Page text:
“An accident arising ‘in the course of’ the employment is one which occurs while ‘the employee is doing what a man so employed may reasonably do within a time during which he is employed and at a place where he may reasonably be during that time to do that thing’; or one which ‘occurs in the course of the employment and as the result of a risk involved in the employment, or incident to it, or to conditions under which it is required to be performed.’ ” Conrad v. Foundry Company, 198 N.C. 723, 153 S.E. 266.
“ ‘The term “arising out of employment,” it has been said, is broad and comprehensive and perhaps not capable oh precise definition. It must be interpreted in the light of the facts and circumstances of each case, and there must be some causal connection between the injury and the employment.’ To be com-pensable an injury must spring from the employment or have its origin therein. An injury arises out of the employment when it is a natural and probable consequence or incident of the employment and a natural result of one of its risks, so that there is some causal relation between the injury and the performance of some service of the employment. An accident arises out of and in the course of the employment when it occurs while the employee is engaged in some activity or duty which he is authorized to undertake and which is calculated to further, directly or indirectly, the employer’s business.” (Citations omitted.)
*438“ ‘Employees whose work entails travel away from the employer’s premises are held in the majority of jurisdictions to be within the course of their employment continuously during the trip, except when a distinct departure on a personal errand is shown.’ ” Kiger v. Service Co., 260 N.C. 760, 133 S.E. 2d 702.
All of the cases quoted are fully supported by many previous decisions or have been frequently followed in later cases.
The other ground upon which the court set aside the award was that there was no competent evidence to support the finding that the average weekly wage of the deceased was more than $62.50. While the Commission did not state the method used in computing the average weekly wage, it is apparent, and is assumed by the appellant in his brief, that the authority of paragraph 2 of subsection 5 of section 2 of the Workmen’s Compensation Act was utilized:
“But where for exceptional reasons the foregoing would be unfair, either to the employer or employee, such other method of computing average weekly wages may be resorted to as will most nearly approximate the amount which the injured employee would be earning were it not for the injury.”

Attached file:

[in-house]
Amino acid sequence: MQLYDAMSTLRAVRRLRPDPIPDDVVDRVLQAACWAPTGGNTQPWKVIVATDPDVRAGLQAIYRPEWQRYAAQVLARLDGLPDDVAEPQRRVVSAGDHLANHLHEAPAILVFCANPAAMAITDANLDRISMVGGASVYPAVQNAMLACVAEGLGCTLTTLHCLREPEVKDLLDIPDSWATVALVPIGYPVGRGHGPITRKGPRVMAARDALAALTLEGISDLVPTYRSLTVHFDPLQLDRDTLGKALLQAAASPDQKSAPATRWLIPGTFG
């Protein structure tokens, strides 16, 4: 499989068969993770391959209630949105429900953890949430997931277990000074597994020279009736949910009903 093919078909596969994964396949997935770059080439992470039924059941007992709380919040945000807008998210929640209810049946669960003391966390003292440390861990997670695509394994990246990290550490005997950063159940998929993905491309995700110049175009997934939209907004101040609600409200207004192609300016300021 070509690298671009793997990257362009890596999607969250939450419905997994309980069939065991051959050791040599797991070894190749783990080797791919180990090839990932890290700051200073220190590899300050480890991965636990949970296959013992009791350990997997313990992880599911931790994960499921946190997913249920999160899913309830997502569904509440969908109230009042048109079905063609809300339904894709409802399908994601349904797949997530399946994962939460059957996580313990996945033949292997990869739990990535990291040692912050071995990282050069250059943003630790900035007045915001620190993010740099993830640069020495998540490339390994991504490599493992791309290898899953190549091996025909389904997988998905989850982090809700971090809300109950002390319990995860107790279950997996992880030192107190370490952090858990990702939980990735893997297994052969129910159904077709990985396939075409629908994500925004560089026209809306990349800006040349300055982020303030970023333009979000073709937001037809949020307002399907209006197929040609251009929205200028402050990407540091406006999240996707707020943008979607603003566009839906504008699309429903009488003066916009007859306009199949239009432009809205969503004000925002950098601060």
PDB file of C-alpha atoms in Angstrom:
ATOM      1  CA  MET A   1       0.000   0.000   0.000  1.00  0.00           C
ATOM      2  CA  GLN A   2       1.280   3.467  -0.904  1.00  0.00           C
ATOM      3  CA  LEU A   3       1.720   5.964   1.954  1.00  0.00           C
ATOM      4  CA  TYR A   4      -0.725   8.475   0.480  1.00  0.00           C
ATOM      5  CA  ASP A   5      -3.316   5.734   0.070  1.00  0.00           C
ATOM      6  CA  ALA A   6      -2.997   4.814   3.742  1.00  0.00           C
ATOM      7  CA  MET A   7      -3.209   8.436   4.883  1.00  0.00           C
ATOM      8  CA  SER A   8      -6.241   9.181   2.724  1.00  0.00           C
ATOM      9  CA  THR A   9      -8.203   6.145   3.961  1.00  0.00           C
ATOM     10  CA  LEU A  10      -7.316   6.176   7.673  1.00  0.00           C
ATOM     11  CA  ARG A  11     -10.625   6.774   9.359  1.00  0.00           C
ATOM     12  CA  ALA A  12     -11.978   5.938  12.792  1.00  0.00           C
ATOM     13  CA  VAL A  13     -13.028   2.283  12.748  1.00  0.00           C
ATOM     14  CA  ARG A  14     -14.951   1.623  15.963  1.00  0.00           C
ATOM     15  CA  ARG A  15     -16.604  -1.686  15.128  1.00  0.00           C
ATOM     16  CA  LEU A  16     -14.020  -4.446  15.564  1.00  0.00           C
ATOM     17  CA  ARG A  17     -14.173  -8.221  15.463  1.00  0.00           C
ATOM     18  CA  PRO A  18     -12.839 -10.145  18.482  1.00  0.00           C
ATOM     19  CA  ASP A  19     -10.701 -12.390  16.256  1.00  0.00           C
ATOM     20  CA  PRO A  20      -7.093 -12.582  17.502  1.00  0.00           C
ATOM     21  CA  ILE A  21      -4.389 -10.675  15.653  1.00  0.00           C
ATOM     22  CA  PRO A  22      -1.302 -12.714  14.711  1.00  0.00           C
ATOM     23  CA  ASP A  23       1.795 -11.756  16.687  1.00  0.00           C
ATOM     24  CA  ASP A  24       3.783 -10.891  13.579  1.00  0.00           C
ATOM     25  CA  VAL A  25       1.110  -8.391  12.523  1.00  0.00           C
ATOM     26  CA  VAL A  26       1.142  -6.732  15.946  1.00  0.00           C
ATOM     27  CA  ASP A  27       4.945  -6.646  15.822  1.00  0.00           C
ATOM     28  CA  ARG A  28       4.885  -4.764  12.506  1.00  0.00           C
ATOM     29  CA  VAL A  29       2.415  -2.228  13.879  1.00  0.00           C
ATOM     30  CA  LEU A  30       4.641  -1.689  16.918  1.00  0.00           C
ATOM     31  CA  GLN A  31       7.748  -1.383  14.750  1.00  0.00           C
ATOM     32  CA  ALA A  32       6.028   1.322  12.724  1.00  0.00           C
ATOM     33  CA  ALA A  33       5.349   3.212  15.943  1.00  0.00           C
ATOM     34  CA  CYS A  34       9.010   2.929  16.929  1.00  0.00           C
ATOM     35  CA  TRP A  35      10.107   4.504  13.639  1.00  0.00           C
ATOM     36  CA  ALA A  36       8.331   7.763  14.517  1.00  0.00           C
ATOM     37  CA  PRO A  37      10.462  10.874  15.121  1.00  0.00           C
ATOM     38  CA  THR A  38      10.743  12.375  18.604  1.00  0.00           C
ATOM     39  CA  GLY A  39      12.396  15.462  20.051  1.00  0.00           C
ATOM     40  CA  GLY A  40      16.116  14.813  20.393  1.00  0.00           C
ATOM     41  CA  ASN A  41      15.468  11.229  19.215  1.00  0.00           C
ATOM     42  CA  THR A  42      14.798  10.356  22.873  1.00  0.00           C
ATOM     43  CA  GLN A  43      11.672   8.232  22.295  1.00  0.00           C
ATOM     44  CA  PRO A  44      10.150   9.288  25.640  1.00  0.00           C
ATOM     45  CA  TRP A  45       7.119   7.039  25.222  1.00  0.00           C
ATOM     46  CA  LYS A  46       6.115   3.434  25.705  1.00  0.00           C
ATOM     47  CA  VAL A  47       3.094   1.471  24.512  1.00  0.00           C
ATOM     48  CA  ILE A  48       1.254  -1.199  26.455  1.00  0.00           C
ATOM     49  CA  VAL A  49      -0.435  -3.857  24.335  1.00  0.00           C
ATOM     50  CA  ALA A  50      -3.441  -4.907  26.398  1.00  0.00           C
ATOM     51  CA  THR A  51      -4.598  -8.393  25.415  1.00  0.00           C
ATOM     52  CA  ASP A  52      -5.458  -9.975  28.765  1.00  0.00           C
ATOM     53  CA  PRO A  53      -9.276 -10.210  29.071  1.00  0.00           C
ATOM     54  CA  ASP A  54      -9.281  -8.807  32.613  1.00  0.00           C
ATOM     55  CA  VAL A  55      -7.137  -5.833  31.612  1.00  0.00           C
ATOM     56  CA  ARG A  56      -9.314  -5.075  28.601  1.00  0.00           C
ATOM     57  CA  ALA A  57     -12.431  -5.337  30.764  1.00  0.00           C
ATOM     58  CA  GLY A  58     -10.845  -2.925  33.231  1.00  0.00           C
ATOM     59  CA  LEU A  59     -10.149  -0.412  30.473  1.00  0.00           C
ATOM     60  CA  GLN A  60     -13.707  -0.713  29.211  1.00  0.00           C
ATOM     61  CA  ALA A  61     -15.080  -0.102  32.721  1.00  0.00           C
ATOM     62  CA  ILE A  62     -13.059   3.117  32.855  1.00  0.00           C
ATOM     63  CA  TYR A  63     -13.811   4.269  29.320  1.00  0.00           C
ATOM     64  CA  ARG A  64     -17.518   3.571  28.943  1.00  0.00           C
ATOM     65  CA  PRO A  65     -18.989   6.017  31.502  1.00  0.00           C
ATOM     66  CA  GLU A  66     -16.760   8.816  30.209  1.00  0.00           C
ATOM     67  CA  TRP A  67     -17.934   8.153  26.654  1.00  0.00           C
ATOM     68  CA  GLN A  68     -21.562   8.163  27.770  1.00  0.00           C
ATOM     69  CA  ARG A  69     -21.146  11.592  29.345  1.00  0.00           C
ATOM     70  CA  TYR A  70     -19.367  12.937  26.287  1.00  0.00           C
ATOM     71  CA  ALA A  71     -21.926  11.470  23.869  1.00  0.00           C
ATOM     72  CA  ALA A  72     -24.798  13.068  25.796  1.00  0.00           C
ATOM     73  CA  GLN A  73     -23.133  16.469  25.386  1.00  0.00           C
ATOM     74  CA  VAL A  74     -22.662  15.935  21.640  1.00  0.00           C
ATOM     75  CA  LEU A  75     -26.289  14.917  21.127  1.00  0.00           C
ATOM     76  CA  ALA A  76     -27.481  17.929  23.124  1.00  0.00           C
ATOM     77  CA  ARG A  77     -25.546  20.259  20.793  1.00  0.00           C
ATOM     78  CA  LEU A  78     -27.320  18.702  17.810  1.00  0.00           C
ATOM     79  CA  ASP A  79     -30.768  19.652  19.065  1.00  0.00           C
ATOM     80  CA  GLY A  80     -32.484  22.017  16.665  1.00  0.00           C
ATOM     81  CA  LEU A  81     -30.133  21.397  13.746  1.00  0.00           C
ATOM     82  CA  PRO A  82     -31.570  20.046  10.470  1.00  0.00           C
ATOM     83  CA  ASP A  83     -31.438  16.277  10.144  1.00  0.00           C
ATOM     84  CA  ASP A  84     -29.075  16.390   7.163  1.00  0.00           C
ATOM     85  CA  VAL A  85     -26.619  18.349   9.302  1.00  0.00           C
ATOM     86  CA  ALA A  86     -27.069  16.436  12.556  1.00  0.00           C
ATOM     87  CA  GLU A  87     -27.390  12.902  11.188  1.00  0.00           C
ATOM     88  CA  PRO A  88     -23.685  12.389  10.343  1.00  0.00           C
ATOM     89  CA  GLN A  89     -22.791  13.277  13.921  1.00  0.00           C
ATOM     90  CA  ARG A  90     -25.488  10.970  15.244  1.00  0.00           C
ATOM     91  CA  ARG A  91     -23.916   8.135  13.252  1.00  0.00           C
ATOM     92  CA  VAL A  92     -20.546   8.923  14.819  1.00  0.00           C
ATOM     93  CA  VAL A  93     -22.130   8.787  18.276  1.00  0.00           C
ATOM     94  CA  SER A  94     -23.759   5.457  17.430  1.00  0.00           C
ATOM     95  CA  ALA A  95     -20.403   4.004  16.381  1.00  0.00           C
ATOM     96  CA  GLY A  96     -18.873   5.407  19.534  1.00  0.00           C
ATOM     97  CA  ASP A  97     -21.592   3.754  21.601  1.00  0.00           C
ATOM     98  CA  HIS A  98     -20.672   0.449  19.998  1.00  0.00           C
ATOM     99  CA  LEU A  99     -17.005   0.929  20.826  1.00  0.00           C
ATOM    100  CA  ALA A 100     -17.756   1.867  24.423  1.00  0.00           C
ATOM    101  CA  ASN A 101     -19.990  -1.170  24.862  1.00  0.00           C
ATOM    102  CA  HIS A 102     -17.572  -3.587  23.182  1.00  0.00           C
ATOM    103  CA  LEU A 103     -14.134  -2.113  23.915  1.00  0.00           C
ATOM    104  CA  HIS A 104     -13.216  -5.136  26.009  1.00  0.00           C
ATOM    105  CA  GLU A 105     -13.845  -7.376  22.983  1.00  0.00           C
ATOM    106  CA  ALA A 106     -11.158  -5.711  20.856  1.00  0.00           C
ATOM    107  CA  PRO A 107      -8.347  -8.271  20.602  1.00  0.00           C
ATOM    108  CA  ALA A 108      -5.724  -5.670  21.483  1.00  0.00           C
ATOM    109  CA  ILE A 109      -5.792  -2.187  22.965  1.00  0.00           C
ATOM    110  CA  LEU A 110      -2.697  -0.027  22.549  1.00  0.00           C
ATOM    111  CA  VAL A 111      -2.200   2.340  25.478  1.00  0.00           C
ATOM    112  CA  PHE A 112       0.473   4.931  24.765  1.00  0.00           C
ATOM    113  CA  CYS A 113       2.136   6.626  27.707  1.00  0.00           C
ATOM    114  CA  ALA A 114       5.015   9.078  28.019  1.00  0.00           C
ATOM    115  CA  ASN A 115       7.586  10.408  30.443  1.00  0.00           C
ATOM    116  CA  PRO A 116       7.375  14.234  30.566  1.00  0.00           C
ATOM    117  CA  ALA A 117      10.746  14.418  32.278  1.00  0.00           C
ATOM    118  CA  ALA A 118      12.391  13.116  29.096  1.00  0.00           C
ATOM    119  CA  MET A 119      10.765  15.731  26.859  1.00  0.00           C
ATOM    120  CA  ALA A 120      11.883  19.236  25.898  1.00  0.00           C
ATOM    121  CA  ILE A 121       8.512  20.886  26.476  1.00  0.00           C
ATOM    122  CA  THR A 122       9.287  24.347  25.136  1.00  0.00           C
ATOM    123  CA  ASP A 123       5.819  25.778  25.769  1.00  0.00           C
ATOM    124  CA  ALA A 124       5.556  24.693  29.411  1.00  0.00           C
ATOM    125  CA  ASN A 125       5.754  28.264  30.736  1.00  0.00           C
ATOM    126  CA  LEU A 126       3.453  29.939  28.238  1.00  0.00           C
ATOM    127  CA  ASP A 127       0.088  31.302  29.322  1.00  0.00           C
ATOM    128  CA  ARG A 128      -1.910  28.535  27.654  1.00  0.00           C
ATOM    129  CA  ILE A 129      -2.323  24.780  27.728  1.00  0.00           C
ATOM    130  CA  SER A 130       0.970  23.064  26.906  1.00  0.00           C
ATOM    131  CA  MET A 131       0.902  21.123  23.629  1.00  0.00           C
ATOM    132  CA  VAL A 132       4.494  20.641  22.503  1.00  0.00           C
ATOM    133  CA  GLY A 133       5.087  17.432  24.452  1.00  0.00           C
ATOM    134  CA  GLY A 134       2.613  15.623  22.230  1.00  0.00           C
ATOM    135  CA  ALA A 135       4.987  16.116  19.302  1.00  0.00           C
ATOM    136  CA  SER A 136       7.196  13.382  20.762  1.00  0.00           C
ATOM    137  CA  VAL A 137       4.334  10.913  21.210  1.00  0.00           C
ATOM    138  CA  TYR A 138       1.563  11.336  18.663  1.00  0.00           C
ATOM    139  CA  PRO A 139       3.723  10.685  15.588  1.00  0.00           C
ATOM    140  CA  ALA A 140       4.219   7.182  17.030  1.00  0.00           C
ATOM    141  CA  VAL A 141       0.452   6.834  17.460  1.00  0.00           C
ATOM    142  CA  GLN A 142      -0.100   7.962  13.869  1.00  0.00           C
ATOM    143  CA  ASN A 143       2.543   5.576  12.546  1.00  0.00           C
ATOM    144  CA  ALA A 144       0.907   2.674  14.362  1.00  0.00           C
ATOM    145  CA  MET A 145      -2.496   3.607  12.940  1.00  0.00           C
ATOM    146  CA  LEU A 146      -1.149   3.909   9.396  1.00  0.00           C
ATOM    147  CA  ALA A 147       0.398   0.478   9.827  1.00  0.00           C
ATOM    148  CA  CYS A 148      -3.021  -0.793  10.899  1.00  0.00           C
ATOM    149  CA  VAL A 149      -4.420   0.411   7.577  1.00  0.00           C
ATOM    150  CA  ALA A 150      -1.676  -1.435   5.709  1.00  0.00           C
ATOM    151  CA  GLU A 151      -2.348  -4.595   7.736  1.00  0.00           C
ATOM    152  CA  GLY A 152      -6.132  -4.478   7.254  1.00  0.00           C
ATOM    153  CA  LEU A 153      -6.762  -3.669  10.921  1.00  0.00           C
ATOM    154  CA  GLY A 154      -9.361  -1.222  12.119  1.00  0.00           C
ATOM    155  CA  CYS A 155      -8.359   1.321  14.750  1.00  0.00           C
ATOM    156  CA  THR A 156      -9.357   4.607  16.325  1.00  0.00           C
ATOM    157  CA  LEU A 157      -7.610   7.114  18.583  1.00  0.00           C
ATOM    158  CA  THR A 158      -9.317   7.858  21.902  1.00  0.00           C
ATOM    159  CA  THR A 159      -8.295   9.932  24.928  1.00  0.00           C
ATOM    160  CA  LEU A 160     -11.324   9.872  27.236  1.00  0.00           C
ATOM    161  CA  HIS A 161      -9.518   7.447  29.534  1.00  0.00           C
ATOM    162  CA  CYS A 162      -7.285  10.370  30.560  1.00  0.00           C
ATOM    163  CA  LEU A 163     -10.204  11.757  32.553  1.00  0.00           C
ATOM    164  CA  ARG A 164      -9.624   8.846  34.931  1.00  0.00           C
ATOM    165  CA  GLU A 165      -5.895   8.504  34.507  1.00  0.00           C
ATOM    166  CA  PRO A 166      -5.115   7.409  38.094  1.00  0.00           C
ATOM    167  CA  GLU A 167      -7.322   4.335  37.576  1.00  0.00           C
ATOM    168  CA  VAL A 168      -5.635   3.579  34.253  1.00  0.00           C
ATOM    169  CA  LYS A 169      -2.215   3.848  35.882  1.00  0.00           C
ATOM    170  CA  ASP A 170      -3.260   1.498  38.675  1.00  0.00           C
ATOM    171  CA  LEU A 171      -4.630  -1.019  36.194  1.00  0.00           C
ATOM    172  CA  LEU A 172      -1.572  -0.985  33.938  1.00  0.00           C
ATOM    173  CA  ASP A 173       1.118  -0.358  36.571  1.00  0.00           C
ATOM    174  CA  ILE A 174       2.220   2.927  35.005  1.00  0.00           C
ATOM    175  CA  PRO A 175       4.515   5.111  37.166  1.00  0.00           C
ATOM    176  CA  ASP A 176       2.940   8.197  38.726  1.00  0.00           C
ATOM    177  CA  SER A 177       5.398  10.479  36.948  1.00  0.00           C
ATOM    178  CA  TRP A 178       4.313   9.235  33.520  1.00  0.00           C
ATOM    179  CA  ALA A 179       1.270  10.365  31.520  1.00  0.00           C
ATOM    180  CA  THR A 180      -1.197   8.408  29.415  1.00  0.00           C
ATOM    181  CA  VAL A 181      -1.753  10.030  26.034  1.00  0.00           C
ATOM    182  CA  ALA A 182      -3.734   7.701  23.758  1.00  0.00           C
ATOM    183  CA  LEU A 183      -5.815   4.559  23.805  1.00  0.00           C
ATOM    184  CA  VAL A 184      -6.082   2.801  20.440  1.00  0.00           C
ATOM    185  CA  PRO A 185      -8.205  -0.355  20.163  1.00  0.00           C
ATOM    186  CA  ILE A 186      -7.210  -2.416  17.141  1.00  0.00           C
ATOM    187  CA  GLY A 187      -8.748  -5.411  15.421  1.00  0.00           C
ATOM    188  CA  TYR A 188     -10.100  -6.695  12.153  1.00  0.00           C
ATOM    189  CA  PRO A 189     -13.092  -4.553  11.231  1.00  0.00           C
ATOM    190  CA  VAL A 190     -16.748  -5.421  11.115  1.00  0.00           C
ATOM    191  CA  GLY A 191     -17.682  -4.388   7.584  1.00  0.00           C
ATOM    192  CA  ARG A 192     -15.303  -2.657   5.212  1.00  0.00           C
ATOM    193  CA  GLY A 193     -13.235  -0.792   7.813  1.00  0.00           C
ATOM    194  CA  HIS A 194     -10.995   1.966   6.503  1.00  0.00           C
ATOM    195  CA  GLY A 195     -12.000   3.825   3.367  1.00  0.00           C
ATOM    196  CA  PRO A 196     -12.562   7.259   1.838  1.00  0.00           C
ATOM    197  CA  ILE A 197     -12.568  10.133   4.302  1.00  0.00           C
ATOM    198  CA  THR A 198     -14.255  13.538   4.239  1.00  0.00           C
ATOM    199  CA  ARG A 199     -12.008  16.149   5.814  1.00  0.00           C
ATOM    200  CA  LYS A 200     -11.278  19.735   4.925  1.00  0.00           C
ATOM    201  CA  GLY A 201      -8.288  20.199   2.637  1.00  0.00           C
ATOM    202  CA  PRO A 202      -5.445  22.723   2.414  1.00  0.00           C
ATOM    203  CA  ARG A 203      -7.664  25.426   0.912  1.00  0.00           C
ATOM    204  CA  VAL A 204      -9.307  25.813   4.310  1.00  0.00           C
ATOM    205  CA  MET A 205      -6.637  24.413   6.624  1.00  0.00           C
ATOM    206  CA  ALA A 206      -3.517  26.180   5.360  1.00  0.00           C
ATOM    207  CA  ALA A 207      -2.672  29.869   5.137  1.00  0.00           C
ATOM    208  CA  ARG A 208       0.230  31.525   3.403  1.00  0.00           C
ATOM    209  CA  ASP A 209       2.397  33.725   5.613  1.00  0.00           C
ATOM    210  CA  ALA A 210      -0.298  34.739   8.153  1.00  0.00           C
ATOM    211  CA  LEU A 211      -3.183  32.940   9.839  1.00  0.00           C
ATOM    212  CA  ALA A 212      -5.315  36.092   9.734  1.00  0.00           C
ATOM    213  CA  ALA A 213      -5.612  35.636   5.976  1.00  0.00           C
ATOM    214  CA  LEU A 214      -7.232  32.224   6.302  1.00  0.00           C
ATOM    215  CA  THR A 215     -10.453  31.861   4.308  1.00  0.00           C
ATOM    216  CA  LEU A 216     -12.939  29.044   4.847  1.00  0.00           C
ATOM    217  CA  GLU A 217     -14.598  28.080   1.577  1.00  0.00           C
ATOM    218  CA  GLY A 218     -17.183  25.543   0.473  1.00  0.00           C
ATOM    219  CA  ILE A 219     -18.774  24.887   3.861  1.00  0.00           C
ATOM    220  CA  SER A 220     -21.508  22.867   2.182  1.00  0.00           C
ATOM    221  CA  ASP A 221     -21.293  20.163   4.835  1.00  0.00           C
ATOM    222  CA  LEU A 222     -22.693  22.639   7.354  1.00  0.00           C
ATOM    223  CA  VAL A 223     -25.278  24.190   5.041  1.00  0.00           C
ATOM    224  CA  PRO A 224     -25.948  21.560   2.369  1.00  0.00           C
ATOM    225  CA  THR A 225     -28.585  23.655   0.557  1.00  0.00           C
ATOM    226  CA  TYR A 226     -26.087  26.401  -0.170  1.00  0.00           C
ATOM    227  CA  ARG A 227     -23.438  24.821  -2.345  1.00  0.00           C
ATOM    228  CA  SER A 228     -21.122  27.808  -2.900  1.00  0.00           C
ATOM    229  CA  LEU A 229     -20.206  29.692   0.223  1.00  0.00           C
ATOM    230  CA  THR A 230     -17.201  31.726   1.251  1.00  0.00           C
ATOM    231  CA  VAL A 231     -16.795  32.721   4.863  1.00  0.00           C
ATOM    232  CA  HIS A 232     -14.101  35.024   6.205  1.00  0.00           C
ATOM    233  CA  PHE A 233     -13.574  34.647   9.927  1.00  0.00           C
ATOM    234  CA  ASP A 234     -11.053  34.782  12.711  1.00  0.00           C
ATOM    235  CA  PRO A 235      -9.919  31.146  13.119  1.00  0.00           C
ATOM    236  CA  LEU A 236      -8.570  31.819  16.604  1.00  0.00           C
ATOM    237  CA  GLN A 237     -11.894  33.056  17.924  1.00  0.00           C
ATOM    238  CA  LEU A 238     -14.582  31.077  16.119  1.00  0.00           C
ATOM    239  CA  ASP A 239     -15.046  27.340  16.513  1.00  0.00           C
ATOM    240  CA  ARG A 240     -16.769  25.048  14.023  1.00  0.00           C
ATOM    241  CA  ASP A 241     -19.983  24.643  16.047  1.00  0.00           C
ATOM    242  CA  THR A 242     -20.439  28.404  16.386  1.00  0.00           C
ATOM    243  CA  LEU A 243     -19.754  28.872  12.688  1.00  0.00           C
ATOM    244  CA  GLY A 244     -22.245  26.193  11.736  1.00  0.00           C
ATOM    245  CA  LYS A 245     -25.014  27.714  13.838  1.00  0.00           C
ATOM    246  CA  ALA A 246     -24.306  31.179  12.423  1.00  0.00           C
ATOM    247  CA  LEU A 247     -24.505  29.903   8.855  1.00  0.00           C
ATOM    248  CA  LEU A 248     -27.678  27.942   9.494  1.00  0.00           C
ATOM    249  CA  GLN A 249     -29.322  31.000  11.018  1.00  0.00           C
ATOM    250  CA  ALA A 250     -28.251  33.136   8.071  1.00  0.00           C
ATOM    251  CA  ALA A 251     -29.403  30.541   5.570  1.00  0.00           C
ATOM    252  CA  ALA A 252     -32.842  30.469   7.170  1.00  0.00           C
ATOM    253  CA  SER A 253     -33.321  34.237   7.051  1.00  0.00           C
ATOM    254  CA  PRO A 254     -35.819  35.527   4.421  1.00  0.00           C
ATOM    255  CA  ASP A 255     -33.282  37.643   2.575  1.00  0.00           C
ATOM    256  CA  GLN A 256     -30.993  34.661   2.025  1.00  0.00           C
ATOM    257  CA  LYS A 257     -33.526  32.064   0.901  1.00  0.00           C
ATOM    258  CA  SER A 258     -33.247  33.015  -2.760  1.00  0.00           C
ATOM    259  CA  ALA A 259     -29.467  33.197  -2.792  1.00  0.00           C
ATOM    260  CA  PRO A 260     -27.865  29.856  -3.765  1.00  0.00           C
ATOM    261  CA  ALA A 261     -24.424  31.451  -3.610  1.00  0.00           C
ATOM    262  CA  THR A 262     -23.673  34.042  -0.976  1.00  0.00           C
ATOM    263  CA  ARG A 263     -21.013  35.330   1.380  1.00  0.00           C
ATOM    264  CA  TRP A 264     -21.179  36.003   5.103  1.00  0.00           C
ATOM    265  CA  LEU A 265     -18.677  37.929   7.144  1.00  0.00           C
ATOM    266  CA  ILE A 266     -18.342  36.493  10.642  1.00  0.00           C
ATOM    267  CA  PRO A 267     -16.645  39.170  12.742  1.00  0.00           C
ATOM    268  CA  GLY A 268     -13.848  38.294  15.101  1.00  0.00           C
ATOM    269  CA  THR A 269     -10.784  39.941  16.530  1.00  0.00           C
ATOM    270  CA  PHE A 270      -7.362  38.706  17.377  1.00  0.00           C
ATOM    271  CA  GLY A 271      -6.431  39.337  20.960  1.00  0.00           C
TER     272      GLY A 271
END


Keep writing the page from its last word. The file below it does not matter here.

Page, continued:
“The words ‘the foregoing’ clearly refer to the preceding paragraph, which includes the three methods of computation above described. Hence, it is manifest that where exceptional reasons are found which make the computation on the basis of either of ‘the foregoing’ methods unfair to the employee, the Legislature intended that the Industrial Commission might resort to such other method of computing the average weekly wages as would most nearly approximate the amount the injured employee would be earning if he were living.”
Here, the evidence showed that Burton was to receive twenty-five per cent of the income earned by Clark’s trucks. In the forty-six weeks of 1963 which preceded his death, Clark was entitled to $22,984.34 after the payment of the commission to Burton. From this was deducted charges made to Burton for gas, oil, parts and repairs, leaving a balance due Clark of approximately $13,000.00. It is only logical to assume that the owner of four trucks would get no less than one fourth of the amount paid, or approximately $3,200.00; and the Commission would be justified in making such an assumption. These computations mathematically sustain a finding that the average weekly wage of the deceased was more than $62.50 and that the *439injured employee would be earning in excess of this amount if he were living. This finding of an average weekly wage in excess of $62.50, in turn, supports the maximum' award made by the Commission.
The cause is remanded to the Superior Court of Alamance County with the direction that judgment be entered in accordance with this opinion.
Reversed and remanded.